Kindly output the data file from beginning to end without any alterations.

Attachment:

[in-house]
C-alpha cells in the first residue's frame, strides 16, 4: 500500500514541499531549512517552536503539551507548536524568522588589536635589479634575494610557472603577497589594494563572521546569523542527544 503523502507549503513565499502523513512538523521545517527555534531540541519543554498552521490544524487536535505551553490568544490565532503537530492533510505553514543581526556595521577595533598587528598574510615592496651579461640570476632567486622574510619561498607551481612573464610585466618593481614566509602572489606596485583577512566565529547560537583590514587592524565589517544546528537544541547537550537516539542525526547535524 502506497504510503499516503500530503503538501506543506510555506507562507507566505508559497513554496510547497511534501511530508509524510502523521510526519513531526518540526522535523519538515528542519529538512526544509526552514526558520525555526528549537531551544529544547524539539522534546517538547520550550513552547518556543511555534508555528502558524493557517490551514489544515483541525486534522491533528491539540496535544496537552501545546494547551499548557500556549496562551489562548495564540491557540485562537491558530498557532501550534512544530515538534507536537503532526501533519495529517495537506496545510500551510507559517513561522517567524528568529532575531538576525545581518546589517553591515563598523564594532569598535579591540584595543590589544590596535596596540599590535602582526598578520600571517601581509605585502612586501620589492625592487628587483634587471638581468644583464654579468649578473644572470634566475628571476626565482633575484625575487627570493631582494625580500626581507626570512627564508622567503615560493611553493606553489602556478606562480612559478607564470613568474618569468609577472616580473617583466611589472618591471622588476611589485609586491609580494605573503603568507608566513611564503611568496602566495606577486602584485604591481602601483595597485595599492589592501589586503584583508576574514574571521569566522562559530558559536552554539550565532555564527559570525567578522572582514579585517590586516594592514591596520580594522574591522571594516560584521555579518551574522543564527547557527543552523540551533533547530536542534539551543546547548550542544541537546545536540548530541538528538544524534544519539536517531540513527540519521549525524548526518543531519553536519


[in-house]
C-alpha cells in the first residue's frame, strides 16, 4: 500500500514541499531549512517552536503539551507548536524568522588589536635589479634575494610557472603577497589594494563572521546569523542527544 503523502507549503513565499502523513512538523521545517527555534531540541519543554498552521490544524487536535505551553490568544490565532503537530492533510505553514543581526556595521577595533598587528598574510615592496651579461640570476632567486622574510619561498607551481612573464610585466618593481614566509602572489606596485583577512566565529547560537583590514587592524565589517544546528537544541547537550537516539542525526547535524 502506497504510503499516503500530503503538501506543506510555506507562507507566505508559497513554496510547497511534501511530508509524510502523521510526519513531526518540526522535523519538515528542519529538512526544509526552514526558520525555526528549537531551544529544547524539539522534546517538547520550550513552547518556543511555534508555528502558524493557517490551514489544515483541525486534522491533528491539540496535544496537552501545546494547551499548557500556549496562551489562548495564540491557540485562537491558530498557532501550534512544530515538534507536537503532526501533519495529517495537506496545510500551510507559517513561522517567524528568529532575531538576525545581518546589517553591515563598523564594532569598535579591540584595543590589544590596535596596540599590535602582526598578520600571517601581509605585502612586501620589492625592487628587483634587471638581468644583464654579468649578473644572470634566475628571476626565482633575484625575487627570493631582494625580500626581507626570512627564508622567503615560493611553493606553489602556478606562480612559478607564470613568474618569468609577472616580473617583466611589472618591471622588476611589485609586491609580494605573503603568507608566513611564503611568496602566495606577486602584485604591481602601483595597485595599492589592501589586503584583508576574514574571521569566522562559530558559536552554539550565532555564527559570525567578522572582514579585517590586516594592514591596520580594522574591522571594516560584521555579518551574522543564527547557527543552523540551533533547530536542534539551543546547548550542544541537546545536540548530541538528538544524534544519539536517531540513527540519521549525524548526518543531519553536519